A day at Cairo’s clashes

Protesters fighting close to the Muslim Brotherhood's headquarters

Protesters fighting close to the Muslim Brotherhood’s headquarters


A little bit late this one – a piece from the excellent Egypt Independent on the worrying clashes which erupted near the Muslim Brotherhood’s Cairo-based headquarters a week ago last Friday.

It gives a vivid sense of the mutual loathing which often now characterises relations between supporters of the Brotherhood – the organisation to which President Mohamed Morsi belongs – and their opponents.

A similar bout of fighting broke out in November last year close to Mr Morsi’s Presidential Palace. Back then thousands of protesters engaged in an all night battle  after members of the Brotherhood had forcibly evicted a sit-in taking place near the palace.

The clashes in Moqattam took a similar turn, and offers a depressing glimpse of what could potentially unfold if Egyptians fall back on violence in order to fill the current political void.

The coming crisis


Will the economic crisis result in a renewed period of authoritarianism?

A sobering article from the Egypt Independent on the current economic mess.

Amr Adly argues that Egypt is in for a stormy ride, but says that the opposition National Salvation Front are in no position to benefit.

  • “The powers composing the NSF have taken different economic stances,” writes Adly. “Whereas the Nasserists have shown populist leanings that are hardly sustainable, the liberals preferred to keep silent on austerity measures and the IMF loan [agreed by Morsi].”
  • “Given the limitations of the NSF, any socioeconomic explosion is not likely to yield direct political gains to the anti-Brotherhood opposition, despite the fact that the Brothers are in an extremely bad situation. There is a fair chance that Egypt will witness a new wave of sociopolitical violence similar to that of January 1977.”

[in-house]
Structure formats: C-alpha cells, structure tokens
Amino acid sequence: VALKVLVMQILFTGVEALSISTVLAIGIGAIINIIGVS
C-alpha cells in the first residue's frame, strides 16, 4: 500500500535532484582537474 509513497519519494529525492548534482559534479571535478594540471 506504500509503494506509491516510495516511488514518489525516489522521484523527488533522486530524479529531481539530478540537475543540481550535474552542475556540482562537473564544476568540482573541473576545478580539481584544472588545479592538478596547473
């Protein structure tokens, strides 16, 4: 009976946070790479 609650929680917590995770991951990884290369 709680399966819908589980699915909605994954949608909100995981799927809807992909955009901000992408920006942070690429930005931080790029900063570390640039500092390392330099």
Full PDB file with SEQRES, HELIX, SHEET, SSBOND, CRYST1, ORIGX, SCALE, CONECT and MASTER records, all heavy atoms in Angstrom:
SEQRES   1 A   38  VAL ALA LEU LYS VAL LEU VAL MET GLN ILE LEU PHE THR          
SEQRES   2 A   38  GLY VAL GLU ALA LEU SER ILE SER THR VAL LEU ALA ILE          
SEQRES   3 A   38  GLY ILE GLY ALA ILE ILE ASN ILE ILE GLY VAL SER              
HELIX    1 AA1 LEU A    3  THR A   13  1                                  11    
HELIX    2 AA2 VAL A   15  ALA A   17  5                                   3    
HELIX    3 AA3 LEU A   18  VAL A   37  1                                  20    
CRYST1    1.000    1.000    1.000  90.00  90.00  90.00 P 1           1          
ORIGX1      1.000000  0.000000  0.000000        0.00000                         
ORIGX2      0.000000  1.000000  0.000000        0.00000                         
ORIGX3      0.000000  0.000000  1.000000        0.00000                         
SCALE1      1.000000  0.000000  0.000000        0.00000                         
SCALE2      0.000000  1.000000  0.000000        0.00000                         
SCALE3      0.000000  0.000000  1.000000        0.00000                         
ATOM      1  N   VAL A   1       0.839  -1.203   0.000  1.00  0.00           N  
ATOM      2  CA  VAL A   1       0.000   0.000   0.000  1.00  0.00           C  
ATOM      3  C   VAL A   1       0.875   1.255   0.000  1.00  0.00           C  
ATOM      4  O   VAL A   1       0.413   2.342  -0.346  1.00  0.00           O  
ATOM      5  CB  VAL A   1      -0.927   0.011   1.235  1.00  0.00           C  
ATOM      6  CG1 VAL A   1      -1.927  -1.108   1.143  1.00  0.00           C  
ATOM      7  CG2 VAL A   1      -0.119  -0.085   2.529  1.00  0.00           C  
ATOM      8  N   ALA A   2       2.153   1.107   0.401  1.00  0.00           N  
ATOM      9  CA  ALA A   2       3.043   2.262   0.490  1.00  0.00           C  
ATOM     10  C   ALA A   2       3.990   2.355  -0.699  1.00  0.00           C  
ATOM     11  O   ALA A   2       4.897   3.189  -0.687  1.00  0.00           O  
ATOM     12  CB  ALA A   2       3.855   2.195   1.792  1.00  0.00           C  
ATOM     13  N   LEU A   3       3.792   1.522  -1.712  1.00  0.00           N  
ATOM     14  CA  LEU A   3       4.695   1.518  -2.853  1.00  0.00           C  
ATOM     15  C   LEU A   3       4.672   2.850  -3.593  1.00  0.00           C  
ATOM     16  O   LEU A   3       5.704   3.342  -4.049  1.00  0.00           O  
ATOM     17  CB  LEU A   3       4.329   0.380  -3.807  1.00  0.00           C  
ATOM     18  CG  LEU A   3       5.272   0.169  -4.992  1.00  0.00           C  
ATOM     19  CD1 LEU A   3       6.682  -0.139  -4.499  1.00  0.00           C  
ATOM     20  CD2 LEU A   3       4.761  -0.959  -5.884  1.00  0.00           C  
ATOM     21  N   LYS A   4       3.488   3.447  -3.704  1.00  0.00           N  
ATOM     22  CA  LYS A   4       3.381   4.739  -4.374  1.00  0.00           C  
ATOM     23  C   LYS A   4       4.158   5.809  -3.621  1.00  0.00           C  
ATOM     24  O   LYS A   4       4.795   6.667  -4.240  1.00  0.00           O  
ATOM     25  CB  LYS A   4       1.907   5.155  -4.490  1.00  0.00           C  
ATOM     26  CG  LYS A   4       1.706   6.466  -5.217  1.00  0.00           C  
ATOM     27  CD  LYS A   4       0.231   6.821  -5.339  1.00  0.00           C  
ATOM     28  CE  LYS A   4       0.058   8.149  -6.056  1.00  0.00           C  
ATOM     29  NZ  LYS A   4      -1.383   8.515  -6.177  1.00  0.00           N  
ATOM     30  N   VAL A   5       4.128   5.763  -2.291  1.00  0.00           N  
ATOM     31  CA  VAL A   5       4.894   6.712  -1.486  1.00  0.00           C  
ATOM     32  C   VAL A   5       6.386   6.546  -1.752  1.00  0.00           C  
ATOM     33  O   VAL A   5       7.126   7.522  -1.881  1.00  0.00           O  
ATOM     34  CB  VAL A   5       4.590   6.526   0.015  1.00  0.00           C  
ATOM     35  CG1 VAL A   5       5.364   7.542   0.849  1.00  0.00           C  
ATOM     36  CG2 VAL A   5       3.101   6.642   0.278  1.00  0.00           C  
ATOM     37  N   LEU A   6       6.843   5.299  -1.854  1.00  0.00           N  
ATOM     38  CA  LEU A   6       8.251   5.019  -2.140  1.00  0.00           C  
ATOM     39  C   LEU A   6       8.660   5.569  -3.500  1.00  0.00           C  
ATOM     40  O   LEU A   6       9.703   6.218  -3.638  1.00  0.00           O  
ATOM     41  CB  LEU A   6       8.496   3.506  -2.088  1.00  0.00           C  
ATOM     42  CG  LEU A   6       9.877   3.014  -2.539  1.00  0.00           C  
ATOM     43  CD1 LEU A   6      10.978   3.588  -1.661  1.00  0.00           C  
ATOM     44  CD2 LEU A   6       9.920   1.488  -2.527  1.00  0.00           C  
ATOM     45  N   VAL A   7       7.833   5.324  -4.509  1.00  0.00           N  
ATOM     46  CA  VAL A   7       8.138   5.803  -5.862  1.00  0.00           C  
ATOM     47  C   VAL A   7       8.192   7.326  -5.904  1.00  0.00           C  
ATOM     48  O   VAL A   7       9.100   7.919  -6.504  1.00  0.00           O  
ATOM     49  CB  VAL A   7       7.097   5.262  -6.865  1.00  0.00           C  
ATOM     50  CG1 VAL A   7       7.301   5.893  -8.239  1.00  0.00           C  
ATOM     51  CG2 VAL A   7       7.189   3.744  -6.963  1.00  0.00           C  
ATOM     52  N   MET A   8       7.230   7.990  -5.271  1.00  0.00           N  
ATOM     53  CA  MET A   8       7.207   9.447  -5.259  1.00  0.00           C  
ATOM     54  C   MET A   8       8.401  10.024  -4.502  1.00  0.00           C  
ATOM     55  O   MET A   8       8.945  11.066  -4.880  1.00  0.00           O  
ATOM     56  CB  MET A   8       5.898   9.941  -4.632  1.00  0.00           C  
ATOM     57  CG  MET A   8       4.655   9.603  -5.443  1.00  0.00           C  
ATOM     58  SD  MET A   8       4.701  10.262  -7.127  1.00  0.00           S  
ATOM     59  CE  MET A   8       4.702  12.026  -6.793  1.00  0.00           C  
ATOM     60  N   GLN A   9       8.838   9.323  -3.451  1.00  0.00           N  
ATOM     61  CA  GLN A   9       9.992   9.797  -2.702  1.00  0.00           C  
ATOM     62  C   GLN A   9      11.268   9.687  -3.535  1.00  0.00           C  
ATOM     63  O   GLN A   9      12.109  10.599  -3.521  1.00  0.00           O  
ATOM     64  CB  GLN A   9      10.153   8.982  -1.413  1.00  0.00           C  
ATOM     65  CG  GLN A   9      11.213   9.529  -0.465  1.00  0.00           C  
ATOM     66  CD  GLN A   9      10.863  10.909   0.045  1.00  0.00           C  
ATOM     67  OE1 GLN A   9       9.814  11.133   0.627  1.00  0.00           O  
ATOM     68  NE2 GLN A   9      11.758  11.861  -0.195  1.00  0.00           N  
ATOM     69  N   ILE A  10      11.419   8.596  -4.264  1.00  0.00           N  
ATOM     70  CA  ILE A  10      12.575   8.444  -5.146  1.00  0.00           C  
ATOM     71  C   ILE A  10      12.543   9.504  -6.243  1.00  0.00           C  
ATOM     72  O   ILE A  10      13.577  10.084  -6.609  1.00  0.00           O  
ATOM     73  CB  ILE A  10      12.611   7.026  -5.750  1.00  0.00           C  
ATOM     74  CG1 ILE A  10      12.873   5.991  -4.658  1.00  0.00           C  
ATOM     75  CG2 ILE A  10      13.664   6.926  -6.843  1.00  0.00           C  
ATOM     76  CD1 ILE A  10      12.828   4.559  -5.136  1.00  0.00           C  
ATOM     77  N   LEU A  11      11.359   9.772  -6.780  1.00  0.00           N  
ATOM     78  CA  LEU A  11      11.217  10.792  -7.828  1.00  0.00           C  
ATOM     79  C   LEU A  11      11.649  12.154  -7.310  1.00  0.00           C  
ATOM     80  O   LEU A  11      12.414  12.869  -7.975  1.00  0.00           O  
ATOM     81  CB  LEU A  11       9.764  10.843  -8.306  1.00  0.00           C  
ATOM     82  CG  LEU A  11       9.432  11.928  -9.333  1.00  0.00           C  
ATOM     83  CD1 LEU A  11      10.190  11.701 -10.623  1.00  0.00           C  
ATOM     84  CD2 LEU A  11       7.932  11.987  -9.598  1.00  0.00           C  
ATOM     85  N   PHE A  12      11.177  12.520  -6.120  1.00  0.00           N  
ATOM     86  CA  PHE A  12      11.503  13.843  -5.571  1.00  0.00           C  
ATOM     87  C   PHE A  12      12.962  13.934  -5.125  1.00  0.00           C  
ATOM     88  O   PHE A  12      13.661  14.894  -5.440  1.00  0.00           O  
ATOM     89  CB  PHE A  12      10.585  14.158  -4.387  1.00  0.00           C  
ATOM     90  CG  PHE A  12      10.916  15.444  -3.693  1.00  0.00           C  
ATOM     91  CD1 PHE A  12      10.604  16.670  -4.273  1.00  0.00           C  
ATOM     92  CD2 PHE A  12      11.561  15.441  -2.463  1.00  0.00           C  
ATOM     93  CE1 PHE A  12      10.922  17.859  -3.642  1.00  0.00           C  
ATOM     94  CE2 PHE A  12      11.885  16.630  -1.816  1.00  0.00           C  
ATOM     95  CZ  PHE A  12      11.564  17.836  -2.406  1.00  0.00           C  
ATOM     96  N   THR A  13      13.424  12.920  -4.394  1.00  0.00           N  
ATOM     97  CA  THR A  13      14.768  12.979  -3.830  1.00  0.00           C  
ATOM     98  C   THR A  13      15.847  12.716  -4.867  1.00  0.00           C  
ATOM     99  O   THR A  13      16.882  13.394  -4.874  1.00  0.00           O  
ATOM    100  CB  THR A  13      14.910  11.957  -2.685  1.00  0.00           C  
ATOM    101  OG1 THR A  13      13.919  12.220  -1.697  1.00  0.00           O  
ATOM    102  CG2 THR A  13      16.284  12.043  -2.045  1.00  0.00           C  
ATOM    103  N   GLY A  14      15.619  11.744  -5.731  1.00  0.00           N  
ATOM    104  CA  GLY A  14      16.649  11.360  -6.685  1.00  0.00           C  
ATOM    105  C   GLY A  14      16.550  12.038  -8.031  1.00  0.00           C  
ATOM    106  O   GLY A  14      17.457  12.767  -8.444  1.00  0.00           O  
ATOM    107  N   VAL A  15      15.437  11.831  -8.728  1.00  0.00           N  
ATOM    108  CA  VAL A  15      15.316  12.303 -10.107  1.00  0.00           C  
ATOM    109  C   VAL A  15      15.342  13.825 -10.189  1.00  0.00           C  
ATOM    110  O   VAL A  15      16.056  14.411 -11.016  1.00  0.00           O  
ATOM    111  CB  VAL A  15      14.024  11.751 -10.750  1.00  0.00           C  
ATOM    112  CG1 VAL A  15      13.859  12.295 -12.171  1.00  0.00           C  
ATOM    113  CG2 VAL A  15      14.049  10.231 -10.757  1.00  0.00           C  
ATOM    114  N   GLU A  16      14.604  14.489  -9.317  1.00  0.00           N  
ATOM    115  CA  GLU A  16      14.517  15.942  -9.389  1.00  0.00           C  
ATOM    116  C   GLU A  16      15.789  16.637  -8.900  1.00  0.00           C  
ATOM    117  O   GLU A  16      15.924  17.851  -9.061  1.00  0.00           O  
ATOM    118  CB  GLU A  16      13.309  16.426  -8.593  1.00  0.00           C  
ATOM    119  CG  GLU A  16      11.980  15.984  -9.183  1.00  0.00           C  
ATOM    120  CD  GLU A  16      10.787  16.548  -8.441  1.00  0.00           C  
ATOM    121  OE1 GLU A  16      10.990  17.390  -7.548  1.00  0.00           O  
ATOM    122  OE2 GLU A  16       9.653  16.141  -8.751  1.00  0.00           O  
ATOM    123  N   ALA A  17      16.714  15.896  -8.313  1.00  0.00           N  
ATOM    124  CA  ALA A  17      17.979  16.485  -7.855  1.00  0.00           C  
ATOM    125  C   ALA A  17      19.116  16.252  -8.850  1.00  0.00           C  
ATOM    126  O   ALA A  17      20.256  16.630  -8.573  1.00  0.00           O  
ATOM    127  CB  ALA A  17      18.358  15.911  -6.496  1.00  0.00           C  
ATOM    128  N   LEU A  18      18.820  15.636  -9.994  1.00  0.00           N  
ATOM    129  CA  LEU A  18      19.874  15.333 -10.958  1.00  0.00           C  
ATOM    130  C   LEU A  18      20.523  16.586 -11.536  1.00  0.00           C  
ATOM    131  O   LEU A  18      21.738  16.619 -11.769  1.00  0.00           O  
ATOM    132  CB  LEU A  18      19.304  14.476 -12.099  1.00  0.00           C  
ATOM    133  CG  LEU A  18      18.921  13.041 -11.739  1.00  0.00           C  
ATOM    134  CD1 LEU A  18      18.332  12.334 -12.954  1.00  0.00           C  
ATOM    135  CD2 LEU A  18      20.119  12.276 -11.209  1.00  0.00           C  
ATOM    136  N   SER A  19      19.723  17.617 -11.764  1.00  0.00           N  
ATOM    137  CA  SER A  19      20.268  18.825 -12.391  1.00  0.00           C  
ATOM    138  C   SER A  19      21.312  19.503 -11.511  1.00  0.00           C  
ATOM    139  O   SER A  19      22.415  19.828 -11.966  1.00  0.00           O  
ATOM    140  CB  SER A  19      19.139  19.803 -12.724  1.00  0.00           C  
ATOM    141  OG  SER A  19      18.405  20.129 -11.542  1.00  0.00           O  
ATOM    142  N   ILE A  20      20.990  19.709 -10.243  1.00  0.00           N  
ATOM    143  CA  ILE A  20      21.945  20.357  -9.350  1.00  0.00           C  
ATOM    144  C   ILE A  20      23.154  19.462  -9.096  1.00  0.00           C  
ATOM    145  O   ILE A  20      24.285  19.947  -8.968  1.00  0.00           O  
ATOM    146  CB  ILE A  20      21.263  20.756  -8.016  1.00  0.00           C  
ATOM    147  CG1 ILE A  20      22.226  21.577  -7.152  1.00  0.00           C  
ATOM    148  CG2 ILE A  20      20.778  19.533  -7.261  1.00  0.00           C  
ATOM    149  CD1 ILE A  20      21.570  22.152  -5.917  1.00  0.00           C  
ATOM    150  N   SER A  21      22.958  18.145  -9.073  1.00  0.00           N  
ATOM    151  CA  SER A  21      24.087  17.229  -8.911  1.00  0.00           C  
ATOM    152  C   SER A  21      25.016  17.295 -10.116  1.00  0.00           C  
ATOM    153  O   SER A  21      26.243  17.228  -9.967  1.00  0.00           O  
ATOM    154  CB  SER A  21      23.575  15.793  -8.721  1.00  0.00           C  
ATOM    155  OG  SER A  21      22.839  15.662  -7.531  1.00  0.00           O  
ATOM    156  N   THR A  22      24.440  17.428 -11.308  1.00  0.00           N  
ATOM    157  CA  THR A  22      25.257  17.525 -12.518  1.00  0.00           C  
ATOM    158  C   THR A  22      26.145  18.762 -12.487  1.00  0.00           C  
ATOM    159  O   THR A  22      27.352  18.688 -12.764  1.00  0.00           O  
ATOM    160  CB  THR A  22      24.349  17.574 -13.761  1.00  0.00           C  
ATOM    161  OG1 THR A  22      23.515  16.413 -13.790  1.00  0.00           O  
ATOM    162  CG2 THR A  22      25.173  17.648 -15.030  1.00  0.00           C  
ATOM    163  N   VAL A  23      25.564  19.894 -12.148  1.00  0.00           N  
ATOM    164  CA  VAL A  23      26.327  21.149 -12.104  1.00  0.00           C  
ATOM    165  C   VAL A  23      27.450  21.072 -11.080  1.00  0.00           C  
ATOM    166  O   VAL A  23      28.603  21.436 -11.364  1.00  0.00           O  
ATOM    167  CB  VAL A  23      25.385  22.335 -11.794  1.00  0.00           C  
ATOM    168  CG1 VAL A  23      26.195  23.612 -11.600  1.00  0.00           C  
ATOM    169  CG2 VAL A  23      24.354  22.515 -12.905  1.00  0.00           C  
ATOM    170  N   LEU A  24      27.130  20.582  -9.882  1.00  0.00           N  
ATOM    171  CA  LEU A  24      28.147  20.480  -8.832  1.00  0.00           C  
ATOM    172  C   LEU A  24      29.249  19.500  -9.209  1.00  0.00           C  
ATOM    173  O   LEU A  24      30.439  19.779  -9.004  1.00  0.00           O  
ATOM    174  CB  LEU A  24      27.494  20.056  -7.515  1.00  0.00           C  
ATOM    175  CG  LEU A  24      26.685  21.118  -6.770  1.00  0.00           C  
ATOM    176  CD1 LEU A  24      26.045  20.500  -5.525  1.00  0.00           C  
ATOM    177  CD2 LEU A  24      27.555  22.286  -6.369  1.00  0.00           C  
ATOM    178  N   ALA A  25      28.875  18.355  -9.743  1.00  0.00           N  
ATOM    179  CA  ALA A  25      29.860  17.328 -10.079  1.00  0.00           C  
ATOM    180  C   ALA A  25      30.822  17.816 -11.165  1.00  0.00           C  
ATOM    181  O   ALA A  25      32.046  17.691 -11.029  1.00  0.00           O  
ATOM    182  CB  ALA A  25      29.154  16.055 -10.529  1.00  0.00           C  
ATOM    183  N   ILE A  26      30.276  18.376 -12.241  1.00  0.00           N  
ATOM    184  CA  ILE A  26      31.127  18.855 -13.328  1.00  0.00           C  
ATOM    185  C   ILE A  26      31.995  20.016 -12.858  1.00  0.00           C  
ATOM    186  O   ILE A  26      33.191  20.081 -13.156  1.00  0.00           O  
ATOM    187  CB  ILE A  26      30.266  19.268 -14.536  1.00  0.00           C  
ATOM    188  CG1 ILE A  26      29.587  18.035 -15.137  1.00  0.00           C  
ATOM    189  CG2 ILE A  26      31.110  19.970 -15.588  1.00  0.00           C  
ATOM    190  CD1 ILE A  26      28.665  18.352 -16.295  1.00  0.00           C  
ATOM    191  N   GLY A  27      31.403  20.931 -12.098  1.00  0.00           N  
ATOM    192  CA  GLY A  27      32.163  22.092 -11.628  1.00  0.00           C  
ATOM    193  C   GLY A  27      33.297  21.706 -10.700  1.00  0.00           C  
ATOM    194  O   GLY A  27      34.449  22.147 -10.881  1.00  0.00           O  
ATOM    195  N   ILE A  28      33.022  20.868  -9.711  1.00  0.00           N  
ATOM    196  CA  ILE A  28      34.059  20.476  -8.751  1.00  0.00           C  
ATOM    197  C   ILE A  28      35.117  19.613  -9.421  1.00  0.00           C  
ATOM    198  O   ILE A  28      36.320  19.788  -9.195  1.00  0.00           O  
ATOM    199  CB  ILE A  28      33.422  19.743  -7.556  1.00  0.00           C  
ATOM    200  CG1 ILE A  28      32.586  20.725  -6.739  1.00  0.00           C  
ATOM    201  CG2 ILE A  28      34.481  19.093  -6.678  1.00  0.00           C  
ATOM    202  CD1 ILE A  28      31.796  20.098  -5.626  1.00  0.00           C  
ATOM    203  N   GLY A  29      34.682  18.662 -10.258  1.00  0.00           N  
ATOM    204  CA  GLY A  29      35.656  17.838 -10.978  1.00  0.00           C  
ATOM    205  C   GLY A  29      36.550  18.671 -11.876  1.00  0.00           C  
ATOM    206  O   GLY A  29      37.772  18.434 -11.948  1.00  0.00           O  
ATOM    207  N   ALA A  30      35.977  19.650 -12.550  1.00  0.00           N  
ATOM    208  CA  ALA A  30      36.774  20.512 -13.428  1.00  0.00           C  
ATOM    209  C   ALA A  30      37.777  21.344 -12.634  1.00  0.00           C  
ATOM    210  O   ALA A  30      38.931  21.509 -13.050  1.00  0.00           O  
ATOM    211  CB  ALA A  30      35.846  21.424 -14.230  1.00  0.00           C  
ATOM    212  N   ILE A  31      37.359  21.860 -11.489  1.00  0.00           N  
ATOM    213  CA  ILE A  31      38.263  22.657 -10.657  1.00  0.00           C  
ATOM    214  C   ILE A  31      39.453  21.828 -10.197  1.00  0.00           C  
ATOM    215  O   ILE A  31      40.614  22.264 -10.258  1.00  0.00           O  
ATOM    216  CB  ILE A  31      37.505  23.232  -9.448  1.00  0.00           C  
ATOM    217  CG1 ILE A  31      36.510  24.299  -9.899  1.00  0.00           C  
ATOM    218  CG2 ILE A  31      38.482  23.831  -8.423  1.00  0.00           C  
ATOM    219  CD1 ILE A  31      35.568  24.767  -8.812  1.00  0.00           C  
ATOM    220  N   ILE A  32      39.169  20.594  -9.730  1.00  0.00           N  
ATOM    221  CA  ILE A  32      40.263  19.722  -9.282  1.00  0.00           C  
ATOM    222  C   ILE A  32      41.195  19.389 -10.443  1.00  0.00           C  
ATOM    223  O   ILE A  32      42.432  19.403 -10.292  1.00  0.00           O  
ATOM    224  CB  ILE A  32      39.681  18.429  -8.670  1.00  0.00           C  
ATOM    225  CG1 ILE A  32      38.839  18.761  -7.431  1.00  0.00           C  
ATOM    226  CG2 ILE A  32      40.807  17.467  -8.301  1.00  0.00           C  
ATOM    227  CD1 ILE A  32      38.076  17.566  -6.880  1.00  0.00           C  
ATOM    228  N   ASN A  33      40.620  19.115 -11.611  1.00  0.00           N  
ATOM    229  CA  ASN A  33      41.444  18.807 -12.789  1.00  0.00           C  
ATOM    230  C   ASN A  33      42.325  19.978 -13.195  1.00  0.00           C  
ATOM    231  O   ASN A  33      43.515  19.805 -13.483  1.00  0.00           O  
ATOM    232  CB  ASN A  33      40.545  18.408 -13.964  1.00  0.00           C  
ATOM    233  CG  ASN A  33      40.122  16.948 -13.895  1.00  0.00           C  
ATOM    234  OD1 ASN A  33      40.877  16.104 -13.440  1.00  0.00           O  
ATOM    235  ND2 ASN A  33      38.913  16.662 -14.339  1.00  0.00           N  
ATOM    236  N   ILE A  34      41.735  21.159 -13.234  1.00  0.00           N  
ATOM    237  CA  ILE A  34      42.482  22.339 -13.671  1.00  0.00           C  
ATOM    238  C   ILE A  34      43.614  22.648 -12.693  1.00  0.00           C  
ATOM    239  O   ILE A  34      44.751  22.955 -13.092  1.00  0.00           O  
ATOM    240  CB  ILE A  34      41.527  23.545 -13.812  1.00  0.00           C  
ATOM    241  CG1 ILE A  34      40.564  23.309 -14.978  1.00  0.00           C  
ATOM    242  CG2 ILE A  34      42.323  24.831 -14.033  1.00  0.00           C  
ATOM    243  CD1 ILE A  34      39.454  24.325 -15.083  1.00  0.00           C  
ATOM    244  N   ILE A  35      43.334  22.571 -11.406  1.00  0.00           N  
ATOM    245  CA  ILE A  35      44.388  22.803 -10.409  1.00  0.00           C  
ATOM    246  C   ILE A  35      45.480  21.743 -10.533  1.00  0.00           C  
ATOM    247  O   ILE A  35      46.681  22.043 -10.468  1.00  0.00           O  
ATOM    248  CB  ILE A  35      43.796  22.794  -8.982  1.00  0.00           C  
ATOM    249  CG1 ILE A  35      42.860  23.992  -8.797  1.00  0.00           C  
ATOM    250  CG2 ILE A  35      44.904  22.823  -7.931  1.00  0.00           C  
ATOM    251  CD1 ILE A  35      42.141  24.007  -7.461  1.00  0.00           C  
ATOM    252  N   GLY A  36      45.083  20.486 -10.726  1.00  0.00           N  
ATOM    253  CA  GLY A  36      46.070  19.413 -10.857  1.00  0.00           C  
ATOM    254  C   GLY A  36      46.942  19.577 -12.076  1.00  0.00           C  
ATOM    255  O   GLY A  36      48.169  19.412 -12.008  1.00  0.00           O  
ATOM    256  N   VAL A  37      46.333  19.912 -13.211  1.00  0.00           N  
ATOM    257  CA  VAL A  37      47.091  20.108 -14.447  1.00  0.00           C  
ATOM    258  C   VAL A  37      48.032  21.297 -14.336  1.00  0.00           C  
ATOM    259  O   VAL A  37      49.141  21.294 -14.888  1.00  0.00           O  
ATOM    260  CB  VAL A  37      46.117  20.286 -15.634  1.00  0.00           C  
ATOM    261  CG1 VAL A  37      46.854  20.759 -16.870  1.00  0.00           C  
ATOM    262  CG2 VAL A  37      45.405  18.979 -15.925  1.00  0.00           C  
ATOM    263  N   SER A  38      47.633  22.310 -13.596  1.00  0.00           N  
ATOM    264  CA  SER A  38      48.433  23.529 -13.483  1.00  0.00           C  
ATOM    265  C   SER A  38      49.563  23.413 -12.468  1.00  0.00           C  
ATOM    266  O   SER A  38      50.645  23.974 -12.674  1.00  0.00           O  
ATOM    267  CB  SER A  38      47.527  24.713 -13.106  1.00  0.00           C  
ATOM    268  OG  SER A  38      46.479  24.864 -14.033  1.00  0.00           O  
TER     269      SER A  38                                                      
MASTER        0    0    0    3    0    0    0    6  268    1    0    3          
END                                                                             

In a bleak closing passage, Adly raises the prospect of further unrest leading to the creation of a “proto-fascist” regime in order to counteract the violence. Worrying stuff.

The Republic of Port Said

Port Said has been the scene of severe unrest this week

Port Said has been the scene of severe unrest this week


Thoughtful analysis from Evan Hill about the current situation in Port Said.

Kicking off with some vivid frontline reporting from this week’s gun battles in the city, Hill illustrates why the city which rejected Morsi during the 2012 presidential elections is becoming a law unto itself.



VIDEO: IDF soldier use live ammunition on unarmed teen


Here is a video taken by B’Tselem, the Israeli NGO which works to expose human rights abuses in occupied Palestine.

It shows Palestinian youths taunting and  attacking IDF soldiers with stones in the West Bank. Eventually the cameraman pans away to the left, where an Israeli soldier on a hill can be seen taking a pot shot at the youngsters.

The footage then shows a teenager being hauled away by his friends, while the IDF gunmen is quickly pushed away from the scene by his colleague.

Egypt’s opposition needs to start playing politics

How will Egypt's opposition face the coming challenges?

A voter casts her ballot during the constitutional referendum


Another thoughtful piece from The Economist on Egypt’s constitutional woes.

The magazine notes the low turnout in the first round of last week’s referendum, and cautions the Muslim Brotherhood against reacting to their apparently waning support by seeking an ever tighter grip on power.

But there are also stern words for the National Salvation Front, the country’s main opposition group:

“The opposition, for its part, should start relying more on negotiation and less on demonstration. Street protests were a force for good before democracy prevailed—they toppled Mr Mubarak, after all—but if they become a routine way to change the law and remove governments, then Egypt will never learn how to reconcile interests and settle disputes through everyday politics.”

“The non-Islamist opposition, which is coming together for the first time in a broad front, should concentrate on preparing for the imminent general election. To compete with Islamists at a local level, they must start tackling the urgent bread-and-butter concerns of poor people.”

It has been a criticism routinely leveled at Egypt’s liberal, secular and leftist opposition since the toppling of Mubarak – that they are out of touch with the concerns of ‘ordinary voters’.